So, now you know what the numbers on your prescription really mean. One last thing to keep in mind is that your optometrist may not prescribe exactly what they find. For example, if you have a very small amount of astigmatism and it has never caused you any symptoms, they may not include this correction in what they prescribe. This is standard practice and often makes it easier to adjust to your new glasses.

What about my contact lens prescription? What do the numbers mean?

Contact lens prescriptions contain information on your short-sightedness, long-sightedness and astigmatism. But they also contain a whole new set of numbers.

A typical contact lens prescription for one eye looks something like this:

RE:  8.7 / 14.00 mm / -3.00 DS 

  • The first number is the base curve of the contact lens – in other words how curved it is. While hard lenses come in many different base curves, soft disposable contact lenses often come in only one or two options, as they tend to wrap onto the eye. 
  • The second number is the diameter of the lens – measured in millimetres.
  • The last number is similar to the spherical correction in a glasses prescription. But there are a few differences!

Why is my contact lens prescription different to my glasses prescription?

If you’re wondering why your eyeglass and contact lens prescriptions are different, here’s how:

  • Small amounts of astigmatism are masked by the thickness of the contact lens and are usually incorporated into the spherical correction.
  • With higher amounts of myopia, the minus power for will be a little lower (and the plus power a little higher for longsighted people) due to the optical effect of the contact lens sitting right on the eye instead of in front of it (like in a pair of glasses).

Both of these reasons mean that your glasses script and contact lens script can look quite different.  Added to that, the base curve and diameter make your contact lens prescription specific to your individual eyes.

Having trouble getting the best glasses prescription? Come and see the experts. Call The Eye Practice on (02) 9290 1899 or make an appointment online today.



  1. Val Plant 12 June 2020 at 10:06 am - Reply

    Enjoyed every bit of your blog.Really looking forward to read more. Great.

    • Jim Kokkinakis 14 June 2020 at 3:08 pm - Reply

      Thank you Val. We devote a significant amount of time and resources to keeping our blog informative and up to date. Eyes are precious and we hope that by writing these blogs people that read them will understand that eyes are not to be taken for granted. If you have any eye topics that you would like us to write about please just ask.

  2. Jandre 26 August 2020 at 10:37 pm - Reply


    My optometrist sent the following in my report – I am looking to have spectacles made up to this script. My contact lenses (supplied by the optometrist) are both LE and RE at -1.50. Is the below result saying the same thing?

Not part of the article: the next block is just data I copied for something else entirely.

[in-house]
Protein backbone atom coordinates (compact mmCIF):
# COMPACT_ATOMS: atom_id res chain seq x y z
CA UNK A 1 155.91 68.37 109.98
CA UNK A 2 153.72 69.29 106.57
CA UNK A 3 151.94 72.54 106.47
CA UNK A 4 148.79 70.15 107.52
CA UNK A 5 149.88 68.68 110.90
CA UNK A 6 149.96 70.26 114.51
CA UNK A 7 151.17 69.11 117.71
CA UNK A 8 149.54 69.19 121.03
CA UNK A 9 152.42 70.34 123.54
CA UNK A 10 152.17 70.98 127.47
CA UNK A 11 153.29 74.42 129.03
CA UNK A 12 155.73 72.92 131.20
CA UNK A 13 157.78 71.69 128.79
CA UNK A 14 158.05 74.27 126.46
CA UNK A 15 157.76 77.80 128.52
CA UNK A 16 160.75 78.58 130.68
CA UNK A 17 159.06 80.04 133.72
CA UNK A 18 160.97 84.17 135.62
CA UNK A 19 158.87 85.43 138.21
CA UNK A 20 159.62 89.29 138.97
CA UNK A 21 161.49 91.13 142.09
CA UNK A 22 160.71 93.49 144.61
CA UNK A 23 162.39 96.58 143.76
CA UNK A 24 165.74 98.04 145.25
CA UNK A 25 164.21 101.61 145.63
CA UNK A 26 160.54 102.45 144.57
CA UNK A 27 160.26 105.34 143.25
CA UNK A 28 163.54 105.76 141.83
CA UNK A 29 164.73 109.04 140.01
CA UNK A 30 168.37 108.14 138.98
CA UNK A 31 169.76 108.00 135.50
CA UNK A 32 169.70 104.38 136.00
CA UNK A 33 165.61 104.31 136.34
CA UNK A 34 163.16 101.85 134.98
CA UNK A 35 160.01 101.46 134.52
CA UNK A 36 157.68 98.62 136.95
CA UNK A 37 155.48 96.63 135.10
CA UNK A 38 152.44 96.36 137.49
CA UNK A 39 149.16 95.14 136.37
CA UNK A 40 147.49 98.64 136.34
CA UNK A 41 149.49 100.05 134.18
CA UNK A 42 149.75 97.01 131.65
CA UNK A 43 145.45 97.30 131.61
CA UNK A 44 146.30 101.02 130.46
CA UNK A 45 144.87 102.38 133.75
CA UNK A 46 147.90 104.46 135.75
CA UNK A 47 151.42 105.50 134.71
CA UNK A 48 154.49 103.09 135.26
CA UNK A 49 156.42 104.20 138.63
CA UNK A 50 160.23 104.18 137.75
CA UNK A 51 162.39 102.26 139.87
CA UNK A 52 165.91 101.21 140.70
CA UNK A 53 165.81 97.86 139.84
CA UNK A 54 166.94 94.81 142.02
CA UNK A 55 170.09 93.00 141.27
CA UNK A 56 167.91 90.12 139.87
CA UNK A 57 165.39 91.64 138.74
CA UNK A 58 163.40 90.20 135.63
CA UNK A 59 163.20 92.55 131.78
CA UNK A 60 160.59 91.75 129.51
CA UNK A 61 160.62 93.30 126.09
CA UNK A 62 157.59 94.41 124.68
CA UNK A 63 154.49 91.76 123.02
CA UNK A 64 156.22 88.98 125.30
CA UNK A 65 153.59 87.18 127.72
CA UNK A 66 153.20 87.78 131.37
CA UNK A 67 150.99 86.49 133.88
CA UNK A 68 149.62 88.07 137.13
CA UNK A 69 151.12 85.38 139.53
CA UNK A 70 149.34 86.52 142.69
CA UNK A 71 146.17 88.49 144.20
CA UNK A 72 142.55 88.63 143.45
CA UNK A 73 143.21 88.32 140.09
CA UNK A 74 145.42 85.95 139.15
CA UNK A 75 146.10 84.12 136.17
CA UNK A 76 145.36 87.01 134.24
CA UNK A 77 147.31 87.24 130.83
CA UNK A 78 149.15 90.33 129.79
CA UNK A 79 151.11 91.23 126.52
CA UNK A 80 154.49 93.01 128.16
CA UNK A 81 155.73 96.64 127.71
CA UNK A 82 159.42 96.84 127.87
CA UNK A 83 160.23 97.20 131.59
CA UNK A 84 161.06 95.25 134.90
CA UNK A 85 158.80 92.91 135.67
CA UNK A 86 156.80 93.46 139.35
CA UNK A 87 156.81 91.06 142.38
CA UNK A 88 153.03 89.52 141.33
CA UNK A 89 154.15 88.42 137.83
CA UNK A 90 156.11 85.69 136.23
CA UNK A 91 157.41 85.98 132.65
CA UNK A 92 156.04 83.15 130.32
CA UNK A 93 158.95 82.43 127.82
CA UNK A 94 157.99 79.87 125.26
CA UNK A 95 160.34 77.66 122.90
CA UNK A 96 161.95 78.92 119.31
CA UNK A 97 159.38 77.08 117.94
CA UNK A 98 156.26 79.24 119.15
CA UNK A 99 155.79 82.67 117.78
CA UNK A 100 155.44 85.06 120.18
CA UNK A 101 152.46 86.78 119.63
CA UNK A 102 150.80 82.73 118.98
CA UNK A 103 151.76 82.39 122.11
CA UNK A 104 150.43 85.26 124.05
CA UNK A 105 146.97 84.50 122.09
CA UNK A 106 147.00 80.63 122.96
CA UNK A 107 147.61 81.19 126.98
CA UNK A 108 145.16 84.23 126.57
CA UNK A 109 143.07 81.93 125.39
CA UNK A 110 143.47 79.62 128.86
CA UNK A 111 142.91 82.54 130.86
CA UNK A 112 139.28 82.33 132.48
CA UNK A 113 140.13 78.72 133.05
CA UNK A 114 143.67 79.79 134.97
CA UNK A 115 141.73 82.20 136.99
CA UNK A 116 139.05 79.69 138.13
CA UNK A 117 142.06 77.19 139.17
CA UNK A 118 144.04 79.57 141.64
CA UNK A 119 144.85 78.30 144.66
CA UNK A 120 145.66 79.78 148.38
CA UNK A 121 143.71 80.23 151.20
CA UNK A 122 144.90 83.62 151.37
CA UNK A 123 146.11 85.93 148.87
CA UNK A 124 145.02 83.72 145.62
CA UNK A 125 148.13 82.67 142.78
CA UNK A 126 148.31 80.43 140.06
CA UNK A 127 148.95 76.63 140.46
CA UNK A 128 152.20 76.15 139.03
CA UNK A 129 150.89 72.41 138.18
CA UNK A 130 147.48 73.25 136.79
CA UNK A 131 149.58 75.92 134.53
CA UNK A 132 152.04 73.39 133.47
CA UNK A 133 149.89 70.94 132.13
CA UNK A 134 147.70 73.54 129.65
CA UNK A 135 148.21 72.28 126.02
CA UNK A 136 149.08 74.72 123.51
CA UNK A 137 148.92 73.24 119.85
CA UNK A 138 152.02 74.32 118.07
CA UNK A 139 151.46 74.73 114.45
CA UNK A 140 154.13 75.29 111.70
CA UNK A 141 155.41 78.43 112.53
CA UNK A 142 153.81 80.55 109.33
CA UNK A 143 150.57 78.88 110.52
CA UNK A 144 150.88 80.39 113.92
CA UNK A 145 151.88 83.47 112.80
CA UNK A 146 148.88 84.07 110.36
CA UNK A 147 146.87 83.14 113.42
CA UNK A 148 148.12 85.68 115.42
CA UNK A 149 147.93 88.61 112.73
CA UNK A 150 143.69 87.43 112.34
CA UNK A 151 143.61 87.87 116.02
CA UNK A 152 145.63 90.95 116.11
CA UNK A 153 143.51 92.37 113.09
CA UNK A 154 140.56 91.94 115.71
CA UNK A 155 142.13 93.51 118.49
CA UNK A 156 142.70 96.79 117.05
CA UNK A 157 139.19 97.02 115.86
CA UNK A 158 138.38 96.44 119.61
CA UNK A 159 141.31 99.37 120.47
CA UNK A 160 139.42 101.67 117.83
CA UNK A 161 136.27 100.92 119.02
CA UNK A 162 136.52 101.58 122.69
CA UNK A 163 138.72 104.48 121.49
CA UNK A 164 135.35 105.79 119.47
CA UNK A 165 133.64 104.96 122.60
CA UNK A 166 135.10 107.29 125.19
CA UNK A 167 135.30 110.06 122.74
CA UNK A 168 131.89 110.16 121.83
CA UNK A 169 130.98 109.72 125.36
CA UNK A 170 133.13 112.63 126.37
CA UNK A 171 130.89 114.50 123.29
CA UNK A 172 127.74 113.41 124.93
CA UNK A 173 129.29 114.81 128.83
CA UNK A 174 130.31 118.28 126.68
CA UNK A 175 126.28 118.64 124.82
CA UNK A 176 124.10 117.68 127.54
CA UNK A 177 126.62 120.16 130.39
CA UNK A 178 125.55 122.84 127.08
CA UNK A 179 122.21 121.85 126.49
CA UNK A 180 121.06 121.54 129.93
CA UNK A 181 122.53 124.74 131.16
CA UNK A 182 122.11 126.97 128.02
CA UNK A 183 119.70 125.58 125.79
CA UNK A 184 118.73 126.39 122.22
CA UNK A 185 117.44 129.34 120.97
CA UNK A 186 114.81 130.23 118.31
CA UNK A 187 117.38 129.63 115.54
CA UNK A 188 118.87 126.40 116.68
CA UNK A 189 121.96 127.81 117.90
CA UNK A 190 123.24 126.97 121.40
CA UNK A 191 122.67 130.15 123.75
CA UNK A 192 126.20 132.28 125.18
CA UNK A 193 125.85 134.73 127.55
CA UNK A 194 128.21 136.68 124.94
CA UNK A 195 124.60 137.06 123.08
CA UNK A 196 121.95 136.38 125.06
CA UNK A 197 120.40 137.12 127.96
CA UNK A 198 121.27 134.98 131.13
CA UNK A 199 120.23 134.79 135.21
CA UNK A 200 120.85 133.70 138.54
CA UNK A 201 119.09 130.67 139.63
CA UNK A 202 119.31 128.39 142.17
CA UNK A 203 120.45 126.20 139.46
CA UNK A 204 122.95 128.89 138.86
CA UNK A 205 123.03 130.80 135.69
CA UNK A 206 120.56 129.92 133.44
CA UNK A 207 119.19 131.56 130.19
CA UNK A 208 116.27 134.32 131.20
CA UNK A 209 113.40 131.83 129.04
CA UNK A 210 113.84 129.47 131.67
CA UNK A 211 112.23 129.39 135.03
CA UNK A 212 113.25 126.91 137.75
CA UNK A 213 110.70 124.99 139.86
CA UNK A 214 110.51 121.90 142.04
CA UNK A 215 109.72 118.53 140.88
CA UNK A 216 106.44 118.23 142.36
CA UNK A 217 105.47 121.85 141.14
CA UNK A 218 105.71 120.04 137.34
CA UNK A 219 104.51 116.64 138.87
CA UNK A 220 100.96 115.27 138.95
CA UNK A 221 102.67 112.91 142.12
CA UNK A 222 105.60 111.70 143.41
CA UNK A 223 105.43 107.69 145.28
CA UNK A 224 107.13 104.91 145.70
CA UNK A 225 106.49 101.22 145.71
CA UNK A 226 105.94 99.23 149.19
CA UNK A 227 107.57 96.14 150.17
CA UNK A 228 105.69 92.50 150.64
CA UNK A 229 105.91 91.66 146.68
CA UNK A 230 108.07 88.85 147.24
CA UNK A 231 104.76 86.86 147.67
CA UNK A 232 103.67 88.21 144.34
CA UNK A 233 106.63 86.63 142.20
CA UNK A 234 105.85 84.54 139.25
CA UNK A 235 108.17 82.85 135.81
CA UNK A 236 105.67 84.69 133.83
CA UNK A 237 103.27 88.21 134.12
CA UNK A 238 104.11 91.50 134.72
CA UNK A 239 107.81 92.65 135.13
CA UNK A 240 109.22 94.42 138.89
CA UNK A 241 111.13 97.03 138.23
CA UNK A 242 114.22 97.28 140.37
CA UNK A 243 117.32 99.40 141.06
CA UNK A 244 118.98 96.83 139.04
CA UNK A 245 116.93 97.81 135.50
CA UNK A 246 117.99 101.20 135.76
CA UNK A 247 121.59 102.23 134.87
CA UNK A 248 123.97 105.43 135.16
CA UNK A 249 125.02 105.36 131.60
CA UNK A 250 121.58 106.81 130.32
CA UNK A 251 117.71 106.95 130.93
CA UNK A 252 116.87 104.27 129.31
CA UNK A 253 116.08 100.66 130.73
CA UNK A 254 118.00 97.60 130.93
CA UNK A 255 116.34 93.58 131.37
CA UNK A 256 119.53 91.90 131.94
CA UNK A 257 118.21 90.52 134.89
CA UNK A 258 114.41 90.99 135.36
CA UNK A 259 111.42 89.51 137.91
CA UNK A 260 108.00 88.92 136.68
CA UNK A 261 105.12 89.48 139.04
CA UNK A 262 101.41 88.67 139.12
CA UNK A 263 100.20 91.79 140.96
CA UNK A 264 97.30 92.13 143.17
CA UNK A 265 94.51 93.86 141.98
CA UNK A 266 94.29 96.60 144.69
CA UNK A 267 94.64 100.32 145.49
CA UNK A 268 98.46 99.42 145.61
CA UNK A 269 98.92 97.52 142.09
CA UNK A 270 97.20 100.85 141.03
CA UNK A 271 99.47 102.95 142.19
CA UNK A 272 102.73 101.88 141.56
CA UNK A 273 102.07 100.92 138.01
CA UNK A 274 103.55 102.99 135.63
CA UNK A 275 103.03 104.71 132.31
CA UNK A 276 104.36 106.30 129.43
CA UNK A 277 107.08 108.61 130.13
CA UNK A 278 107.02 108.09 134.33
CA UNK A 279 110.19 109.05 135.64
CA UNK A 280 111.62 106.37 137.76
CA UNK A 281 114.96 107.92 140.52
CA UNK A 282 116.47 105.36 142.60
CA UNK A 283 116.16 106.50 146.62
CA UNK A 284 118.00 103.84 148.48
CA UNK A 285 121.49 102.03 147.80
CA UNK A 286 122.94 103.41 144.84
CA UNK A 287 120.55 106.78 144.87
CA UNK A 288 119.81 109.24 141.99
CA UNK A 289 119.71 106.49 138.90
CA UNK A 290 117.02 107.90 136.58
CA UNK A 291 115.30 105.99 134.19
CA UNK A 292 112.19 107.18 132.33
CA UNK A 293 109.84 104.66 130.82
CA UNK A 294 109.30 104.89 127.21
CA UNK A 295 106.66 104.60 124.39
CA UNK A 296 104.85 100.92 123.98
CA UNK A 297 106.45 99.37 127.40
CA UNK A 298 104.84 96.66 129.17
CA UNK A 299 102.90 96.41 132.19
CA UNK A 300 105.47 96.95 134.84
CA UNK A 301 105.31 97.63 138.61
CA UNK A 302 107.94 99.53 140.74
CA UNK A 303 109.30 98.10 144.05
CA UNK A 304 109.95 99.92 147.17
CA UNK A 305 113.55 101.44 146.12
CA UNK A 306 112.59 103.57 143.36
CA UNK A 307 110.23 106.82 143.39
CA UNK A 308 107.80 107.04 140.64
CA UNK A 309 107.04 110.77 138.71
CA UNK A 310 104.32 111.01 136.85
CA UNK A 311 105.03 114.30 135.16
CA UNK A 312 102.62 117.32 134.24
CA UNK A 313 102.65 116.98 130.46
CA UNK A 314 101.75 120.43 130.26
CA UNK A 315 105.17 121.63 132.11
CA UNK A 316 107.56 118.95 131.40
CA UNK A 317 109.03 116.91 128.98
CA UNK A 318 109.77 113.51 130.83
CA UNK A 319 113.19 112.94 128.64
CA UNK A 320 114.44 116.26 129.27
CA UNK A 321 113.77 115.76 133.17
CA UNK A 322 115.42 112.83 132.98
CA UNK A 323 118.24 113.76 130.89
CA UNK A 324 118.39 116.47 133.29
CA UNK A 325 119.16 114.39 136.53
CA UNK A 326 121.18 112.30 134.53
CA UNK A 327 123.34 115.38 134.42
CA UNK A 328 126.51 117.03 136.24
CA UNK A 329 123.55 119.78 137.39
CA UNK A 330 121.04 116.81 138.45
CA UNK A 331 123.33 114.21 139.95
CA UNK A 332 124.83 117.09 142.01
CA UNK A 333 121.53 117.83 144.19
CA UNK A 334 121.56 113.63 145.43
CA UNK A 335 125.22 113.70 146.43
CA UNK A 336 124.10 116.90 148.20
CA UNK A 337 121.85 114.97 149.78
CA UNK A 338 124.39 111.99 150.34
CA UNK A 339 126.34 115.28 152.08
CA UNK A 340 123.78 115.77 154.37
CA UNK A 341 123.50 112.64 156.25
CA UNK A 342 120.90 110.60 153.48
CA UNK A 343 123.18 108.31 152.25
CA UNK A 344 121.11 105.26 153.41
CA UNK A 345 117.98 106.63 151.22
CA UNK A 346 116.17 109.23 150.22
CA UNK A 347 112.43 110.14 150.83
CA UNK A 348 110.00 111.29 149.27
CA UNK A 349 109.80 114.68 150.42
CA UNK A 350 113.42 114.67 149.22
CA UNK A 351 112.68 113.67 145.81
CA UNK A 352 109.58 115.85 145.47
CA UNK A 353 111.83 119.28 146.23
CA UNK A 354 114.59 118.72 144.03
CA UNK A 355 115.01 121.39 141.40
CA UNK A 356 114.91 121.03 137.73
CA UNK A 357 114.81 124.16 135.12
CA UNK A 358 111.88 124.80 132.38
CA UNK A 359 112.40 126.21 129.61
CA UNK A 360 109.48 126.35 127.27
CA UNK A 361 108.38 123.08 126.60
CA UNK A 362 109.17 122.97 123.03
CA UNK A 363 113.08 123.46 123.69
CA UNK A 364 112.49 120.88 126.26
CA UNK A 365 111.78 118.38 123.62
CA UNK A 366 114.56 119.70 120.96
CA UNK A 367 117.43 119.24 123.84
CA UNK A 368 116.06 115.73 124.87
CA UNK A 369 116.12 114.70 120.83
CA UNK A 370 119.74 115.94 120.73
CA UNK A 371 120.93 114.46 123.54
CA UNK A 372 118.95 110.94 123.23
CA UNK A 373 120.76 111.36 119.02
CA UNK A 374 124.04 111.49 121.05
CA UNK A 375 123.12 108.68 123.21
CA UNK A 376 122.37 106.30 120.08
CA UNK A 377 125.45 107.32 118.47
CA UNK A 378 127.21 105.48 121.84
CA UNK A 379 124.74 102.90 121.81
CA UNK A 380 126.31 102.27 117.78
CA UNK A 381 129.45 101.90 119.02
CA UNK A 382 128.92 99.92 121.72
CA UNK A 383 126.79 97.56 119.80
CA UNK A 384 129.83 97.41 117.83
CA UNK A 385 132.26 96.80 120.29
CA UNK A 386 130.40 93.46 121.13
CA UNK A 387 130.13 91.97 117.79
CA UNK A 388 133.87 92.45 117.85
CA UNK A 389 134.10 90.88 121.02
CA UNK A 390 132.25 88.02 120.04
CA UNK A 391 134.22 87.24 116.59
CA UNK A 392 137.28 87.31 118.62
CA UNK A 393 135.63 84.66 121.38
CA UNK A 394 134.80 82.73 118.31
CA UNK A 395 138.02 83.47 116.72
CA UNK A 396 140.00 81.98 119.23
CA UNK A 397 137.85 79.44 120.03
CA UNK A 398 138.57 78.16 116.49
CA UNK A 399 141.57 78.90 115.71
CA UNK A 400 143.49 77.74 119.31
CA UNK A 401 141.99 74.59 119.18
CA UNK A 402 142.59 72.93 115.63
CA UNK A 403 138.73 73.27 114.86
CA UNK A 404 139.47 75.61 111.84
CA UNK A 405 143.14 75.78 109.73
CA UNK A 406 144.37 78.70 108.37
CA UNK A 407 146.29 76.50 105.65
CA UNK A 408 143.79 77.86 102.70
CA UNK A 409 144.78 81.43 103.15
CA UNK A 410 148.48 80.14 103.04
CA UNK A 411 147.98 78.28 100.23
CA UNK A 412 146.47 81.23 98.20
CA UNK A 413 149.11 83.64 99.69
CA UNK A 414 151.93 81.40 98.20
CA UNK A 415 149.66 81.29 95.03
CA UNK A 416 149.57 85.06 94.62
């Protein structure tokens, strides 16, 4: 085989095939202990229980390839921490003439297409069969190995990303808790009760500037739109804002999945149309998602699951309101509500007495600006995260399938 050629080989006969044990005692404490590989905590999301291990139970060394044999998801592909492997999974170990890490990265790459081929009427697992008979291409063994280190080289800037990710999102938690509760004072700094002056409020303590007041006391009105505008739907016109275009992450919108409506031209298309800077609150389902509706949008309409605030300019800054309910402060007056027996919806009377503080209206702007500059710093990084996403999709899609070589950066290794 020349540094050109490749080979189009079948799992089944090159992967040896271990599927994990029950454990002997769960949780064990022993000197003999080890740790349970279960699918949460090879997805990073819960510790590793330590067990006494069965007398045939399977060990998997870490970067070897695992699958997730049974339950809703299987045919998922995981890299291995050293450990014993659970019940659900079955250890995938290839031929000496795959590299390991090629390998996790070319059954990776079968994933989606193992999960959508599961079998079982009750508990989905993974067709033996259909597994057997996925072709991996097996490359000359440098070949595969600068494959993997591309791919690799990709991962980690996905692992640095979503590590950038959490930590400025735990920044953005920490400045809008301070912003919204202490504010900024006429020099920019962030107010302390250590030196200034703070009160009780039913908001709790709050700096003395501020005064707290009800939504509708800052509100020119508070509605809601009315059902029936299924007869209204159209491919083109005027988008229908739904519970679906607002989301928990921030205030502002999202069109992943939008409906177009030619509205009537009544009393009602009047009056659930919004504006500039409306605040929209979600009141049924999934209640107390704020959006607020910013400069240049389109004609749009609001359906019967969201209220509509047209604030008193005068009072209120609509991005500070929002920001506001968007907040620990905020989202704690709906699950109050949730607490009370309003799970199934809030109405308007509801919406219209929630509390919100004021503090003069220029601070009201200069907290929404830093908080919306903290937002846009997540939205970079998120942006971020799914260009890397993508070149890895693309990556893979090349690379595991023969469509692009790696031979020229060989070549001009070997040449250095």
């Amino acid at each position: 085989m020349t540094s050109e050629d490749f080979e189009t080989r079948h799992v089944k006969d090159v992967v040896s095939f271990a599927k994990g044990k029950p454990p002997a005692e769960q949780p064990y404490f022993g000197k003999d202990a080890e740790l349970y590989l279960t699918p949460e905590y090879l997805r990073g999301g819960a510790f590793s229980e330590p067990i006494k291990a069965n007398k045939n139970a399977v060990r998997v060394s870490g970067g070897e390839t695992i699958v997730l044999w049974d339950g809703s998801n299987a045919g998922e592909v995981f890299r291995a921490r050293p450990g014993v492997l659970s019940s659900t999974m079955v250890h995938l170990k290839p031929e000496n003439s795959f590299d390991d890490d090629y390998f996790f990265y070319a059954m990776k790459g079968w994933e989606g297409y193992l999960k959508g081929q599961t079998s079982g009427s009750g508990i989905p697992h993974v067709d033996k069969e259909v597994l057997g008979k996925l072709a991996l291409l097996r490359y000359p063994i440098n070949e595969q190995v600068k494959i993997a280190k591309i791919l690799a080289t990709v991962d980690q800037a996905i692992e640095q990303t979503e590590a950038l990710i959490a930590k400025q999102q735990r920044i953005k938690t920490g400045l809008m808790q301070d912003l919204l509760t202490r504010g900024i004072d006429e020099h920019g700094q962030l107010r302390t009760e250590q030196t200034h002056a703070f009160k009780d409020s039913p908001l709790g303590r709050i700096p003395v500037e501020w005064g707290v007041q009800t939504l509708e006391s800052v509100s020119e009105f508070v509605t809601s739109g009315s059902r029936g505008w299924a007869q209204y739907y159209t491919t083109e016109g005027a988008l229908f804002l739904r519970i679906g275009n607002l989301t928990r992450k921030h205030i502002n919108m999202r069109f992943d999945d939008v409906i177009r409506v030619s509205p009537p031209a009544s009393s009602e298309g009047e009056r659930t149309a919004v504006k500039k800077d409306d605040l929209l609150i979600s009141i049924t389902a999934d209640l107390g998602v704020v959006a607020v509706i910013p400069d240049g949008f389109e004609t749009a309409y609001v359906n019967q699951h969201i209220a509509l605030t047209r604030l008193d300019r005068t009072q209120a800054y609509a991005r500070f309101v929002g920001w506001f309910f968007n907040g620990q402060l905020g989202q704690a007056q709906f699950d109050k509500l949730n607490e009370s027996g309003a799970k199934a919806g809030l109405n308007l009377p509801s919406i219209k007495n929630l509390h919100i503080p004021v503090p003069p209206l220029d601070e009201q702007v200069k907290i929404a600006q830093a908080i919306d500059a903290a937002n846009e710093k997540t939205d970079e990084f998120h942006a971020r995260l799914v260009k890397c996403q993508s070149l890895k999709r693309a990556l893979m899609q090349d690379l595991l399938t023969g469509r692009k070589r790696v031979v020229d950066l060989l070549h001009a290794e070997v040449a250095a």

RE -1.50

    LE -125/ -0.50 X 63

    PD 65

    • Jim Kokkinakis 22 September 2020 at 8:28 pm - Reply

      Yes it is Jandre. In glasses we are able to prescribe more accurately than soft contact lenses.

  3. Cathy 10 November 2020 at 4:00 am - Reply

    I’m a school nurse. Can you tell me what this child’s exam result is I need a 20/20 sort of result for his school record.

    OD +6.50 8.5/14.3
    OS +8.00 8.5/14.3

    ordered contact lenses to be worn at all times.

    • Jim Kokkinakis 26 November 2020 at 11:25 am - Reply

      Cathy this is a contact lens prescription. It tells me nothing about what the visual quality is like through these lenses.

  4. Nida 6 December 2020 at 12:44 am - Reply

    Hello.I am a 66 y/o Filipina woman with a reading of + 2.75 for SPH and CYD of -1.25?
    What does this mean? Salamat Po!–Ate Nida

    • Jim Kokkinakis 8 December 2020 at 11:17 am - Reply

      Hi Nida
      This prescription basically implies that your distance vision is reasonable without glasses (although not perfect), and your main problem is you have an eye condition called presbyopia, which affects us all after the age of 40. It also means that you require reading glasses for most reading tasks.

  5. Don Clyde Stafford 30 December 2020 at 1:37 pm - Reply

    Recently had cataract left eye operation, vision is excellent without glasses, reading / computer / photography unaided . With glasses exceptional , TV / long distance best I’ve had. Binocular however at 100 degrees of clear horizontal visual field, caused my driving licence to be cancelled. I am in the process of appealing the licencing decision in court. I wonder what the general opinion and experience of binocular test failure might be. Note my right eye is a non event. Thank you DonS

    • Jim Kokkinakis 11 February 2021 at 2:41 pm - Reply

      Don in Australia you need at least 110 degrees of peripheral vision. When you say your right eye is a non event, does that mean it is blind?

  6. Carmel Bogdan 5 February 2021 at 1:43 pm - Reply

    My latest test is (left eye) sph -1.00, cyl –200 x7 (for the axis). Previous test was sph .75, cyl .2.00 x 20 (axis) how bad is this change ?

    • Jim Kokkinakis 11 February 2021 at 11:15 am - Reply

      This change is not abnormal and is not a large change at all.

      • Julie 1 August 2021 at 10:13 am - Reply

        My prescription from 2 weeks ago shows,
        R … SPH +250 CYL -0.25 AXIS 110 NADD +250

        l…. SPH +3.00 NADD+250

        And how do you measure distance between pupils.

        Thank you.

        • Jim Kokkinakis 2 October 2021 at 2:12 pm - Reply

          This type of prescription requires very careful inter pupilliary measurement. If this is measured incorrectly your are likely to suffer from eye strain and poor vision. If you are thinking of making these glasses on the internet and not having aprofessional measure this, you will waste your money.

  7. Carmel Bogdan 5 February 2021 at 1:44 pm - Reply

    So why the big change in the axis?

    • Jim Kokkinakis 11 February 2021 at 11:16 am - Reply

      a 13 degree change to the axis is not abnormal, unless you are developing a condition called keratoconus. This can be diagnosed using an instrument called a corneal topographer.